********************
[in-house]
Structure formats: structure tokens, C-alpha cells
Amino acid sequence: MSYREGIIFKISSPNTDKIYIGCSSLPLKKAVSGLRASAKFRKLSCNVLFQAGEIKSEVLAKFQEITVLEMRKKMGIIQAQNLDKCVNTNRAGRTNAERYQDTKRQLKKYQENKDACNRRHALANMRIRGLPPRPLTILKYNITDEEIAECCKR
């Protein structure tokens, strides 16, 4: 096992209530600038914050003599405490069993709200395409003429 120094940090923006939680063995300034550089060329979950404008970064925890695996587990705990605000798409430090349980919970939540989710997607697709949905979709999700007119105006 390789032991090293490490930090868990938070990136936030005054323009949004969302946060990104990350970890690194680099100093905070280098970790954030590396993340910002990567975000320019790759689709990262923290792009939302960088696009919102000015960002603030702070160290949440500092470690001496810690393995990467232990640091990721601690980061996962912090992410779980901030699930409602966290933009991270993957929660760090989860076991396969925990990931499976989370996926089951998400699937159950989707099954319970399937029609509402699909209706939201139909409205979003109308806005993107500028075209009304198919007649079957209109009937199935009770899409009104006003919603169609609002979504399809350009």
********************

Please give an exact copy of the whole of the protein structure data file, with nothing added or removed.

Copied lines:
[in-house]
Structure formats: structure tokens, C-alpha cells
Amino acid sequence: MSYREGIIFKISSPNTDKIYIGCSSLPLKKAVSGLRASAKFRKLSCNVLFQAGEIKSEVLAKFQEITVLEMRKKMGIIQAQNLDKCVNTNRAGRTNAERYQDTKRQLKKYQENKDACNRRHALANMRIRGLPPRPLTILKYNITDEEIAECCKR
């Protein structure tokens, strides 16, 4: 096992209530600038914050003599405490069993709200395409003429 120094940090923006939680063995300034550089060329979950404008970064925890695996587990705990605000798409430090349980919970939540989710997607697709949905979709999700007119105006 390789032991090293490490930090868990938070990136936030005054323009949004969302946060990104990350970890690194680099100093905070280098970790954030590396993340910002990567975000320019790759689709990262923290792009939302960088696009919102000015960002603030702070160290949440500092470690001496810690393995990467232990640091990721601690980061996962912090992410779980901030699930409602966290933009991270993957929660760090989860076991396969925990990931499976989370996926089951998400699937159950989707099954319970399937029609509402699909209706939201139909409205979003109308806005993107500028075209009304198919007649079957209109009937199935009770899409009104006003919603169609609002979504399809350009």